Current Research Studies

We are currently recruiting children and families who want to make a difference: to ensure that better understanding of mechanisms of psychiatric illness today improves how we diagnose, treat, and prevent these illnesses in the future.

All of our studies use special magnetic resonance imaging (MRI) brain scans that do not hurt or use radiation.

Our studies also involve interviews and evaluations that are more detailed than standard clinical interviews, and special computer games to understand how kids think and feel.

Each family is compensated for their time and receives copies of their child’s brain pictures.

To learn more, please call 401-432-1600 or also visit www.pedimind.org

Retrain the Brain in Childhood Bipolar Disorder

Bipolar disorder is among our most impairing psychiatric problems affecting children, despite our best treatments.

This study is designed to test a new non-medication video game treatment for bipolar disorder in children ages 7 to 17 years old.

Children play a special video game 2 times per week, for 8 weeks, with a brain MRI before and after the 8-week period.

Brain Mechanisms of Non-Suicidal Self-Injury (NSSI) and Relationship to Suicide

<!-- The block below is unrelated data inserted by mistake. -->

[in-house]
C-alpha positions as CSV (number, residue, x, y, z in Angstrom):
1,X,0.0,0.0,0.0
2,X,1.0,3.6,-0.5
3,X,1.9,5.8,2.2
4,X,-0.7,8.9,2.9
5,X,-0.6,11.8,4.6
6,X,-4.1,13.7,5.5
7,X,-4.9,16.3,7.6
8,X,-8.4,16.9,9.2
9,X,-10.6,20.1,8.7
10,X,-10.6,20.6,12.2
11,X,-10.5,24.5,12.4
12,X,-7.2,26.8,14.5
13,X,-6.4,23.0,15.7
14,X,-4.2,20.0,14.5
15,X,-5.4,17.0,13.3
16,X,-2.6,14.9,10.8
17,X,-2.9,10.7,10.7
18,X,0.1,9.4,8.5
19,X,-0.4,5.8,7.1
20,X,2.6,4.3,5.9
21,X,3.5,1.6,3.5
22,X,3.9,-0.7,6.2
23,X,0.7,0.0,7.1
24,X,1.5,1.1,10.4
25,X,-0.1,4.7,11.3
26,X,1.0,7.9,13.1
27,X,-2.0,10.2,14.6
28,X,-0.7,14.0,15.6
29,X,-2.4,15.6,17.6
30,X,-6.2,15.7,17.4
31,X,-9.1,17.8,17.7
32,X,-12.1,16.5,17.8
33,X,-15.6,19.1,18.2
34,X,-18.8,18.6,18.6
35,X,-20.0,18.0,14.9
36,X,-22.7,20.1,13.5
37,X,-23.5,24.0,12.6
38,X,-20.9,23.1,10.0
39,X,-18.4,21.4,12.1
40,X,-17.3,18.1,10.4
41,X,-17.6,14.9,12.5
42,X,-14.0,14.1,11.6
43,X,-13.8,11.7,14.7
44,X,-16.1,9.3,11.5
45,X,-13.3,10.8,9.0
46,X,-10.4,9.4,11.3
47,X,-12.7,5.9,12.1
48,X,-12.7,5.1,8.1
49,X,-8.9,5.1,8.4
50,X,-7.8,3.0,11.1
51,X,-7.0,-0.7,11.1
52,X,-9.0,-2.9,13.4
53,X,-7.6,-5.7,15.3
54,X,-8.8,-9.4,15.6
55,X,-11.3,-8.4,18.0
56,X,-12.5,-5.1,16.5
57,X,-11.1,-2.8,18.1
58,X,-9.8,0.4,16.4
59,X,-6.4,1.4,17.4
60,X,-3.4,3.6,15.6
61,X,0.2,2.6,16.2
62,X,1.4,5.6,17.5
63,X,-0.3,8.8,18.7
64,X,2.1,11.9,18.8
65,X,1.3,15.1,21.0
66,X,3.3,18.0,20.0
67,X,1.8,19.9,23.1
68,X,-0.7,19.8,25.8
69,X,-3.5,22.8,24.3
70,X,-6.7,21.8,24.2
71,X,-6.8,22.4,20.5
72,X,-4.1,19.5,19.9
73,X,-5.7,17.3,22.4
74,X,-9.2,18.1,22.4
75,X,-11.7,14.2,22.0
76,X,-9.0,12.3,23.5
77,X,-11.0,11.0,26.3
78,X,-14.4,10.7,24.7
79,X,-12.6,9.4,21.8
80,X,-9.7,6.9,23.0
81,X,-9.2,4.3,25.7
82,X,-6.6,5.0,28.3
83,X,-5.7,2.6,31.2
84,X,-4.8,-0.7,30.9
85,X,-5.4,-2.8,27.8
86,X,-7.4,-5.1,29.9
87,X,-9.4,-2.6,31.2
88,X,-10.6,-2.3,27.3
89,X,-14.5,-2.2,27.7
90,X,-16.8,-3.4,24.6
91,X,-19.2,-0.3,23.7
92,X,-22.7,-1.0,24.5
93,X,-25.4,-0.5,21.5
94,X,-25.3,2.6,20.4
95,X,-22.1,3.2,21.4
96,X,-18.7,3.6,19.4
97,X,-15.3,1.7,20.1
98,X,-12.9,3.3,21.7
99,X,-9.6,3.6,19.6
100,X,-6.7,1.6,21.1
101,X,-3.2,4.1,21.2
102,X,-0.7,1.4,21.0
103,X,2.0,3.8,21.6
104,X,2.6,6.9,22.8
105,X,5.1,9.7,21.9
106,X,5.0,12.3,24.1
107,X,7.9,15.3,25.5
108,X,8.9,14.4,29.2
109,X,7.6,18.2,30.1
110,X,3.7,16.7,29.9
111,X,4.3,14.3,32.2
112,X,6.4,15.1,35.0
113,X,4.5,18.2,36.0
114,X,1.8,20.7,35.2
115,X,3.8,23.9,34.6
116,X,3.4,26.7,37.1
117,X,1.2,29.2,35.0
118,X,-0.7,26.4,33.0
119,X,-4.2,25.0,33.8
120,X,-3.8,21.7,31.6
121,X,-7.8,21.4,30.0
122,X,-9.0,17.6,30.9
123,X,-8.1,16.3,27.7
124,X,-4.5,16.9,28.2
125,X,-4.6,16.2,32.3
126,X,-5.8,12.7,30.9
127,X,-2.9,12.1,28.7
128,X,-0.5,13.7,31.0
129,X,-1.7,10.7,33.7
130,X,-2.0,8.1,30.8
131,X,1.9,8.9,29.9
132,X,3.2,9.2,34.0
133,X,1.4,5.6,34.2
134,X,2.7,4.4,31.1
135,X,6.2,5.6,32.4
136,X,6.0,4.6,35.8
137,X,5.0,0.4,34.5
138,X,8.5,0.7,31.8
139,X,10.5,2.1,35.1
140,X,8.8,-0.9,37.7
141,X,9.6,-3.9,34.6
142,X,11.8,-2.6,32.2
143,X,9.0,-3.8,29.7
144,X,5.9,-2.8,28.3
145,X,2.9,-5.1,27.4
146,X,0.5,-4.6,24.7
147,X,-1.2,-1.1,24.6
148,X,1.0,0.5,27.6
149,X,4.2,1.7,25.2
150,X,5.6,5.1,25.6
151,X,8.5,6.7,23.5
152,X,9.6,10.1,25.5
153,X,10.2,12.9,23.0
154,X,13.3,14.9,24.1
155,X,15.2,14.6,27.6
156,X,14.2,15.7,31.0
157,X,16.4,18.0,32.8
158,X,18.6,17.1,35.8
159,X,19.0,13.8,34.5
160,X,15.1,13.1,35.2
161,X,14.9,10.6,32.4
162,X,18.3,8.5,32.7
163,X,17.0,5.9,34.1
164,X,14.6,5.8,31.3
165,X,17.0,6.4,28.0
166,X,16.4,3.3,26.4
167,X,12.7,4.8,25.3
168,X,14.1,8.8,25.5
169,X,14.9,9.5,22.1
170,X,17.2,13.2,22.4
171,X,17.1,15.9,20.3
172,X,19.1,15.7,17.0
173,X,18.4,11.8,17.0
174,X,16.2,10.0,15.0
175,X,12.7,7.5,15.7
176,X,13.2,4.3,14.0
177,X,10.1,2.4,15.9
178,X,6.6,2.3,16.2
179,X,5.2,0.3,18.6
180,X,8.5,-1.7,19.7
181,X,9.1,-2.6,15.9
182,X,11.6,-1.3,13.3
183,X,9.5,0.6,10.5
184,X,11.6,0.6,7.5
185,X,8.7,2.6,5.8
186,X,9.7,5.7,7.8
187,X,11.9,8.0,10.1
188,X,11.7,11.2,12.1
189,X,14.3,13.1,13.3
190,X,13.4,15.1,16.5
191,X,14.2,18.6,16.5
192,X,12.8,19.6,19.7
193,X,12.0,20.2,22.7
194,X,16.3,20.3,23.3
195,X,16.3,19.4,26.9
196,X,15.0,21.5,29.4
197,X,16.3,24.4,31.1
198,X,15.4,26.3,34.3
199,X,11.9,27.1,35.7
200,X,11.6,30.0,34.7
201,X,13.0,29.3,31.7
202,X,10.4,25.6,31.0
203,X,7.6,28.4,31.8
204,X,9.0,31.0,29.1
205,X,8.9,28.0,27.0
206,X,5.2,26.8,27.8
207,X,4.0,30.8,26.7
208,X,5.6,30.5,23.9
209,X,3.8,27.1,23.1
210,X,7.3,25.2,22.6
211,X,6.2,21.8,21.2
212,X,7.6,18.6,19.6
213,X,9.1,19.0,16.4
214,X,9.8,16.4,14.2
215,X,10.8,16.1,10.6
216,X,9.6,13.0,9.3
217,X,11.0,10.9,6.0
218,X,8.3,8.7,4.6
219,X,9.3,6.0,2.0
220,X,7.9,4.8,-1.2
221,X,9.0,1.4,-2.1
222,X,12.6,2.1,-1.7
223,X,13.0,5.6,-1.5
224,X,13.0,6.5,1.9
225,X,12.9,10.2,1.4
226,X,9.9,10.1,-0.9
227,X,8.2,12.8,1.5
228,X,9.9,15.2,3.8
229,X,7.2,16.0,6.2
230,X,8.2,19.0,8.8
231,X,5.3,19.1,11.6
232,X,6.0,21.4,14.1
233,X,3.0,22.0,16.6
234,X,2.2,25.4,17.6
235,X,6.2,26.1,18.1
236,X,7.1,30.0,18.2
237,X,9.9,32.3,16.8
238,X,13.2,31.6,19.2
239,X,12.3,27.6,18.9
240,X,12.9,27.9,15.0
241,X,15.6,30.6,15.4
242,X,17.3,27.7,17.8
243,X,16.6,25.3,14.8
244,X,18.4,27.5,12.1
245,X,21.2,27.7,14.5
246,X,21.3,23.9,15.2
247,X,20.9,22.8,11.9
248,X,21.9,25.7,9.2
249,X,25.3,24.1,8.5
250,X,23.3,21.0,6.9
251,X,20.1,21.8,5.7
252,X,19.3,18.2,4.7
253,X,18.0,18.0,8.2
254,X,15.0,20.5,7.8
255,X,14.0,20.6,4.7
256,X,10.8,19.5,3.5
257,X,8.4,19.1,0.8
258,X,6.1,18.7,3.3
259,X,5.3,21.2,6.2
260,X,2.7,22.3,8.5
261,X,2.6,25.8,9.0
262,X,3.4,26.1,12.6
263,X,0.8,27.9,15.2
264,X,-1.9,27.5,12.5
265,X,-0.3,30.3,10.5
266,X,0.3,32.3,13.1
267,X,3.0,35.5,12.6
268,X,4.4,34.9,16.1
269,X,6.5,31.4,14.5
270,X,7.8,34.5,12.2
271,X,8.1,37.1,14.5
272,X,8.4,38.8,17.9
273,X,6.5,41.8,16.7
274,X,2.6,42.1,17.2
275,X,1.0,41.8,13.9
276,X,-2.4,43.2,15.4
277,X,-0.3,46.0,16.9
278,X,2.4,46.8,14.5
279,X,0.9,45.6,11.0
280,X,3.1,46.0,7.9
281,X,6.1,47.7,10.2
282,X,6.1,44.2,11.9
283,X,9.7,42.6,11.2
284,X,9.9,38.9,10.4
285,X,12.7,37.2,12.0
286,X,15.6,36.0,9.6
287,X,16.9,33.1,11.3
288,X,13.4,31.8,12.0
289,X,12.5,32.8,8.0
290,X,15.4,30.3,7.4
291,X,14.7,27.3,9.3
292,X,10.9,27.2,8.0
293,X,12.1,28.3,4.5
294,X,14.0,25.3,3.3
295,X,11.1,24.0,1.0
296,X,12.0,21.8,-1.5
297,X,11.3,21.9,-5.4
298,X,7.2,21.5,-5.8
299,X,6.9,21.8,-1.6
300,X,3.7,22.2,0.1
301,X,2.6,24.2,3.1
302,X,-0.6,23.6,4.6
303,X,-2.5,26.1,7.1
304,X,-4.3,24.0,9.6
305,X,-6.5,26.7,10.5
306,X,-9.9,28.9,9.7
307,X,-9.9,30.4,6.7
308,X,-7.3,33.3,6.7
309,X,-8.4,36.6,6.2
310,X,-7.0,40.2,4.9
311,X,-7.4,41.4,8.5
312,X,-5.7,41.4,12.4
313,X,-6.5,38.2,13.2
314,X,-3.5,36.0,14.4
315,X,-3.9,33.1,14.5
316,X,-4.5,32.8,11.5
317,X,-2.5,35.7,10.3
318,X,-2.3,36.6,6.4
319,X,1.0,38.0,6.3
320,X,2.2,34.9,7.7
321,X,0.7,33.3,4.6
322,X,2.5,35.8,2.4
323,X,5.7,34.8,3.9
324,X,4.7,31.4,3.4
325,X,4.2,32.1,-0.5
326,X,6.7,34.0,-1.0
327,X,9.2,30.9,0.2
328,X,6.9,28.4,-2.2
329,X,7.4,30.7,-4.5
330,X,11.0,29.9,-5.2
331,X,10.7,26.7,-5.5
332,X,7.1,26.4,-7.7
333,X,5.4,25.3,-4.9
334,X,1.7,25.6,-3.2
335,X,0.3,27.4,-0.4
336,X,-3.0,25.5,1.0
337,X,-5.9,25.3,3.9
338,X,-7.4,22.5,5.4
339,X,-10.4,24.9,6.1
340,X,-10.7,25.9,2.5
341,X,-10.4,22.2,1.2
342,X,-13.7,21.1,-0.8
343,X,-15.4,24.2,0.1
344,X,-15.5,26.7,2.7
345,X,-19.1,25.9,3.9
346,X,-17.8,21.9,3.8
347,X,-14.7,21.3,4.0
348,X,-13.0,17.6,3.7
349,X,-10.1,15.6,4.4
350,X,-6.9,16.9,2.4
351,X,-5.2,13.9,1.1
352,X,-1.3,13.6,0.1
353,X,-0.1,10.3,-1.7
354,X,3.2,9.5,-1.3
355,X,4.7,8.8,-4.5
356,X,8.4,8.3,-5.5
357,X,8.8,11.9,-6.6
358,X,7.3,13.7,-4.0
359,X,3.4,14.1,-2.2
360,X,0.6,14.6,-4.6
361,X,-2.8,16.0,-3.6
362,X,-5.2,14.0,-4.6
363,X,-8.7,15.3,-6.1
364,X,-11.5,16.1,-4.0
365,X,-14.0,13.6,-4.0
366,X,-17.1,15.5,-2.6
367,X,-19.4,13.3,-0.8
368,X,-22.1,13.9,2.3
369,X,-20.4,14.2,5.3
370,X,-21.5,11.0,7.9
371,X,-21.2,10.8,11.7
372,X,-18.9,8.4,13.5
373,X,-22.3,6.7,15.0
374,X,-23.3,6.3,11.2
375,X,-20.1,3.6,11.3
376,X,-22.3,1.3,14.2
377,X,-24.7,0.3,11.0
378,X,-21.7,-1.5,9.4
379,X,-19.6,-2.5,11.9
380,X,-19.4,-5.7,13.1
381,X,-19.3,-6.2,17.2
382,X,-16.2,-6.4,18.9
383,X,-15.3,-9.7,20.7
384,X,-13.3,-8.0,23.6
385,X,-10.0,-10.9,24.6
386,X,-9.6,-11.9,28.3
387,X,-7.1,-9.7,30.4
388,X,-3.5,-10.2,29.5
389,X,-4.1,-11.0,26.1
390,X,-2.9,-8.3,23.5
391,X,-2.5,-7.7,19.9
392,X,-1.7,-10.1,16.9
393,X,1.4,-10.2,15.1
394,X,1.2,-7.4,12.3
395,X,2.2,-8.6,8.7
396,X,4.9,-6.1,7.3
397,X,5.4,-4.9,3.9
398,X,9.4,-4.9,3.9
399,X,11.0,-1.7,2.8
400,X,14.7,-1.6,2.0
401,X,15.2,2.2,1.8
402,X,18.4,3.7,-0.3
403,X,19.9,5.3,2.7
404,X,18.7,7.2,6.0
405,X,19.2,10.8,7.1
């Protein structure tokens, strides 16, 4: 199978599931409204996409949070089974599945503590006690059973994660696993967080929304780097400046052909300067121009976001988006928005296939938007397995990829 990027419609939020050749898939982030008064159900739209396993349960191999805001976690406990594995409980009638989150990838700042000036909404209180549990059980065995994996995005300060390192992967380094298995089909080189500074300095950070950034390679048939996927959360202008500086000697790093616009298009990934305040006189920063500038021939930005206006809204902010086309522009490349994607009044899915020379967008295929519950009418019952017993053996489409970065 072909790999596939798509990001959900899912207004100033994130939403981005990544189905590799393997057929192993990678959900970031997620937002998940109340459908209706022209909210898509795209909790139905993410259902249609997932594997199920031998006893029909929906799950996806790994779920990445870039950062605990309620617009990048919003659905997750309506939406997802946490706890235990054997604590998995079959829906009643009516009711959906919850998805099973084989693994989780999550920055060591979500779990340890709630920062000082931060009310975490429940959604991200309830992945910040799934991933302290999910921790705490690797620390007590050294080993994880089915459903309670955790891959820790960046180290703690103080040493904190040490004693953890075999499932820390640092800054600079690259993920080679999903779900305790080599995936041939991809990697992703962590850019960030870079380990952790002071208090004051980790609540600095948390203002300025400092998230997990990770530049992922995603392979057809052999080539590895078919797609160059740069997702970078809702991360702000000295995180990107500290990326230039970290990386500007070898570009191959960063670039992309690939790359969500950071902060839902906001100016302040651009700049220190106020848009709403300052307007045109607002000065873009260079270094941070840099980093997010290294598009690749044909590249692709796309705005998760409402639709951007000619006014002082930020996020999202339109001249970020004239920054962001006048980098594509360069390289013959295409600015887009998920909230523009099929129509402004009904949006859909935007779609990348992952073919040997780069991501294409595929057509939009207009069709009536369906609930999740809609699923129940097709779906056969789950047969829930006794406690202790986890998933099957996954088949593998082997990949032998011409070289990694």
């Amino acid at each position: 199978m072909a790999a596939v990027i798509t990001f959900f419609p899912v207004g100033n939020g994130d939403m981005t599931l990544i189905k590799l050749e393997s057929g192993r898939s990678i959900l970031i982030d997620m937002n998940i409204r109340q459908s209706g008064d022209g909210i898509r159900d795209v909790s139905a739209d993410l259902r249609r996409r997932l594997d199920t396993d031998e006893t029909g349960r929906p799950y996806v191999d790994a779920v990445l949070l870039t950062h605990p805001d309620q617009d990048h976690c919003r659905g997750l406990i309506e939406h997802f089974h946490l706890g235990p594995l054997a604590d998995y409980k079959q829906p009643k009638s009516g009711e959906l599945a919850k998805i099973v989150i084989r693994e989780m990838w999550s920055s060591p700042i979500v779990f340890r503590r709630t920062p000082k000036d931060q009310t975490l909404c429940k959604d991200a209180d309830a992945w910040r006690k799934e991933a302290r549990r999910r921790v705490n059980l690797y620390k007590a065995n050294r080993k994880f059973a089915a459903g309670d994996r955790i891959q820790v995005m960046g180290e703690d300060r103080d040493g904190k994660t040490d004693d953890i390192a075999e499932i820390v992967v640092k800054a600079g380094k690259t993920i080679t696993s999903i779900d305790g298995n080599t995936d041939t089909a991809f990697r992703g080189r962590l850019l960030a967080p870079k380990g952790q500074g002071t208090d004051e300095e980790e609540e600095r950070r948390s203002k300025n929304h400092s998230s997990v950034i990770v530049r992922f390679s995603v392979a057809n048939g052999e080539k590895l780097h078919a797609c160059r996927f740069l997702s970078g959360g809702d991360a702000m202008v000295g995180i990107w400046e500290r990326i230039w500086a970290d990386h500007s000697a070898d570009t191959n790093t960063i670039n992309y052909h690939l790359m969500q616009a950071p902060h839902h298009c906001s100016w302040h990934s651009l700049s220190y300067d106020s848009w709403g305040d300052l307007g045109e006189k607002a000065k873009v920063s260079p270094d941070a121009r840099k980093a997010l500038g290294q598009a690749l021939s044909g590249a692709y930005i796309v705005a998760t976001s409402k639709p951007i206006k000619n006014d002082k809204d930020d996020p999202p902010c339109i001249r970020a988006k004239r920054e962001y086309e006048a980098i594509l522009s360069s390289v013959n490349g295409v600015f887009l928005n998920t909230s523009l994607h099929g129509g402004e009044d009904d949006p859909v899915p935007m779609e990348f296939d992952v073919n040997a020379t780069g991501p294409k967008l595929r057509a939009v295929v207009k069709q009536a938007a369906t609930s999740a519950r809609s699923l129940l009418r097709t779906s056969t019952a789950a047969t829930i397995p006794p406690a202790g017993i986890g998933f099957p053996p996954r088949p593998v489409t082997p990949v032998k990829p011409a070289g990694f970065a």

More than 25% to 40% of children seen in the emergency department cut themselves. While often done without intent to die, it can increase risk for suicide, and suicide is the 2nd leading cause of death in children, teens, and young adults.

This study seeks to answer two questions:  

  1. Why do kids cut themselves?
  2. What predicts which kids who cut themselves will make a first-onset suicide attempt?

We are seeking children ages 11 to 16 years who either deliberately cut themselves but have not made a suicide attempt, or who have never had psychiatric problems. Children will complete interviews, games, and one MRI scan. Then, they will come back to the PediMIND program every three months for a brief (less than one hour) check-in (at 3, 6, 9, 12, 15, and 18 months).

Brain Mechanisms of Irritability in Children

Irritability is the number one reason why children are brought for psychiatric evaluation in outpatient or emergency department settings.

This study seeks to improve what we know about brain mechanisms of irritability in children ages 8 to 12 years with high and low irritablity.

Children will complete interviews, computer games, and an MRI brain scan.

More Information

Please contact us at 401-432-1600 for more information about the center and our research.